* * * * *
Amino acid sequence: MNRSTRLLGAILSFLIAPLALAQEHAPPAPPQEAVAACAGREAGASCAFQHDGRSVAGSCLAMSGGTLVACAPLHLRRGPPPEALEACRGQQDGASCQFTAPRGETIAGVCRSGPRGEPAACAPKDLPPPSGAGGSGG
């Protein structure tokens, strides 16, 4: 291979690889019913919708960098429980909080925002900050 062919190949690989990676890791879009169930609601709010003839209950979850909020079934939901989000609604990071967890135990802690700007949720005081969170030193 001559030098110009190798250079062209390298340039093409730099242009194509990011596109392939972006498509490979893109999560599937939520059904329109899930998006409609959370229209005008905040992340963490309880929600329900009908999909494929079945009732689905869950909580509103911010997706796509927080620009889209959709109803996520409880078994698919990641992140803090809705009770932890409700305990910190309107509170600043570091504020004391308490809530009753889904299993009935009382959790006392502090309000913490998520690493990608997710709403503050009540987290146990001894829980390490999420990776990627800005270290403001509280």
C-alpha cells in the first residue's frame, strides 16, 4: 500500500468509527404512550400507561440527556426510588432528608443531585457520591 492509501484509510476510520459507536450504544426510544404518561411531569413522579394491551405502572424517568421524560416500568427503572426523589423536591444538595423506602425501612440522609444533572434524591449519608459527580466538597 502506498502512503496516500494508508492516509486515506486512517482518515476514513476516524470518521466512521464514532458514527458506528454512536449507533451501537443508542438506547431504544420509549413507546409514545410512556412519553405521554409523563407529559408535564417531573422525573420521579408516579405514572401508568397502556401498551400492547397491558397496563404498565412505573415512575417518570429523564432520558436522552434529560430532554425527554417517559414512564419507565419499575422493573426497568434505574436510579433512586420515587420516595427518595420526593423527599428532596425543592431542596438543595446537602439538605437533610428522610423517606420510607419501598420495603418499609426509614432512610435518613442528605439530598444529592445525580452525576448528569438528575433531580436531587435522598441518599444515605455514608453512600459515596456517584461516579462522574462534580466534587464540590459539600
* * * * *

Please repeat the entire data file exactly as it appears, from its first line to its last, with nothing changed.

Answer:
Amino acid sequence: MNRSTRLLGAILSFLIAPLALAQEHAPPAPPQEAVAACAGREAGASCAFQHDGRSVAGSCLAMSGGTLVACAPLHLRRGPPPEALEACRGQQDGASCQFTAPRGETIAGVCRSGPRGEPAACAPKDLPPPSGAGGSGG
């Protein structure tokens, strides 16, 4: 291979690889019913919708960098429980909080925002900050 062919190949690989990676890791879009169930609601709010003839209950979850909020079934939901989000609604990071967890135990802690700007949720005081969170030193 001559030098110009190798250079062209390298340039093409730099242009194509990011596109392939972006498509490979893109999560599937939520059904329109899930998006409609959370229209005008905040992340963490309880929600329900009908999909494929079945009732689905869950909580509103911010997706796509927080620009889209959709109803996520409880078994698919990641992140803090809705009770932890409700305990910190309107509170600043570091504020004391308490809530009753889904299993009935009382959790006392502090309000913490998520690493990608997710709403503050009540987290146990001894829980390490999420990776990627800005270290403001509280």
C-alpha cells in the first residue's frame, strides 16, 4: 500500500468509527404512550400507561440527556426510588432528608443531585457520591 492509501484509510476510520459507536450504544426510544404518561411531569413522579394491551405502572424517568421524560416500568427503572426523589423536591444538595423506602425501612440522609444533572434524591449519608459527580466538597 502506498502512503496516500494508508492516509486515506486512517482518515476514513476516524470518521466512521464514532458514527458506528454512536449507533451501537443508542438506547431504544420509549413507546409514545410512556412519553405521554409523563407529559408535564417531573422525573420521579408516579405514572401508568397502556401498551400492547397491558397496563404498565412505573415512575417518570429523564432520558436522552434529560430532554425527554417517559414512564419507565419499575422493573426497568434505574436510579433512586420515587420516595427518595420526593423527599428532596425543592431542596438543595446537602439538605437533610428522610423517606420510607419501598420495603418499609426509614432512610435518613442528605439530598444529592445525580452525576448528569438528575433531580436531587435522598441518599444515605455514608453512600459515596456517584461516579462522574462534580466534587464540590459539600